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Just as the Finance Minister said in his speech that it is not easy to quantify the impact of Covid, he economic numbers for the next fiscal year are subject to change. Even the numbers for the outgoing year are not clear as the impact of lockdown at home and supply chain disruption in the globe is hard to predict.

The real issue is bringing the economy back on the stabilization path and reviving growth. The ongoing year is unique and the impact could be lasting. The world has changed and Pakistan has to reposition itself. The consumption and behavior patterns are all set to be altered and the policymaking is required to be dynamic to quickly adjust to new realities.

The country was coming out of a balance of payment crisis. There was a stabilization path. But the BoP issued resurfaced with Covid. Earlier, the headache was to control current account deficit and now the challenge is rolling over or replacing the financial and capital account vulnerabilities. Market based foreign flows are drying and there is over reliance on the multilateral. This will further compromise the independent policymaking space.

The fiscal headache is worsening. In FY19, the debt servicing alone surpassed the net fiscal revenues. This year, due to one-offs, non-tax revenues are better than the target. Hence, despite growing debt servicing, the situation was better in the 9MFY20. There was primary surplus and now the last quarter primary deficit could be around 2 percent of GDP.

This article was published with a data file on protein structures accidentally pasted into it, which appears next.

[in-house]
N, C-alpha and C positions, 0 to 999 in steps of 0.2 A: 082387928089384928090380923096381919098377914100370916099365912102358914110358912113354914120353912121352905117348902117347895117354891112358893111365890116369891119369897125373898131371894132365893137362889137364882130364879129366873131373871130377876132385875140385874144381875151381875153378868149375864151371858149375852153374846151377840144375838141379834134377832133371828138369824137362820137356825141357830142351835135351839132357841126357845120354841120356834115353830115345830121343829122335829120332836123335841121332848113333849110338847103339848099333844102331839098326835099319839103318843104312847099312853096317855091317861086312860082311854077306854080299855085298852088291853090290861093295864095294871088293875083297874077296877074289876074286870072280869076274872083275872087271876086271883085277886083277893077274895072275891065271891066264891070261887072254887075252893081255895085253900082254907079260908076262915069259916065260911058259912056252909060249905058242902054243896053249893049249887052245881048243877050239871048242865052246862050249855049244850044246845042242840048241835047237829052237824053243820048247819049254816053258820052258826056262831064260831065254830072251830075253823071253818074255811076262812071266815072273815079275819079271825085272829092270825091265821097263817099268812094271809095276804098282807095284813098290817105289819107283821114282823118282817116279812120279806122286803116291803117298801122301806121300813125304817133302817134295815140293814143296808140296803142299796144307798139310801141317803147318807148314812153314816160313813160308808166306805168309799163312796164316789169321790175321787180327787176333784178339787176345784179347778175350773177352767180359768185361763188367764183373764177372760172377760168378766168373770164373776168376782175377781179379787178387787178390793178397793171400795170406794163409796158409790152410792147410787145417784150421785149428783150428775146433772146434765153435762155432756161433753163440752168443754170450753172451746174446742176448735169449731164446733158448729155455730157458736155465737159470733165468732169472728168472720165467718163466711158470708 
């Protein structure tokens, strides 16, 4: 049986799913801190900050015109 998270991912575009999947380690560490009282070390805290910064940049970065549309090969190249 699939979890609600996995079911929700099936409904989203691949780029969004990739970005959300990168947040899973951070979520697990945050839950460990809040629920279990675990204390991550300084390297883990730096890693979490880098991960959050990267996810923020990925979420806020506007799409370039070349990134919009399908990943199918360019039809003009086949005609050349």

The latest revision of FBR revenues at Rs3.9 trillion this year is hard to achieve. Next year target of Rs4.95 trillion is as elusive as this year’s budgeted target of Rs5.5 trillion was. The target could be rolled back to Rs4.5 trillion in a few months which would still be an uphill task. The good thing about tax revenues is that the structure of tax collection is rightly shifting towards domestic taxes. This budget, the focus should be doing away with low yielding cumbersome taxes. That said, enhancing the tax base remains a challenge.

Inflation was a big concern last year; but now is a secondary variable in decision making. It is coming down and likely to remain subdued in FY21. The global commodity prices are likely to remain low and so will the inflation in Pakistan. The domestic demand driven pressures are not present due to changing consumption behavior. Having said that, monetization of domestic fiscal debt could create a problem.

A rare silver lining is the change in structure of savings and investment. The savings investment gap has thinned. The national savings as percentage of GDP increased from 10.8 percent in FY19 to 13.9 percent in FY20. The foreign savings are down from 4.5 percent to 1.5 percent. Total investment shrunk from 14 percent to 13.8 percent. There was some shrinkage in private consumption; but was partially offset by the increase in government consumption.

The problem is Pakistan is high consumption. Higher rates and other stabilization measures controlled the private consumption; but there is no respite to government’s consumption. With Covid, government consumption is ought to increase further. Without controlling government consumption, it will remain hard to fix the problem. That is why freezing of government expenditure cannot be overemphasized.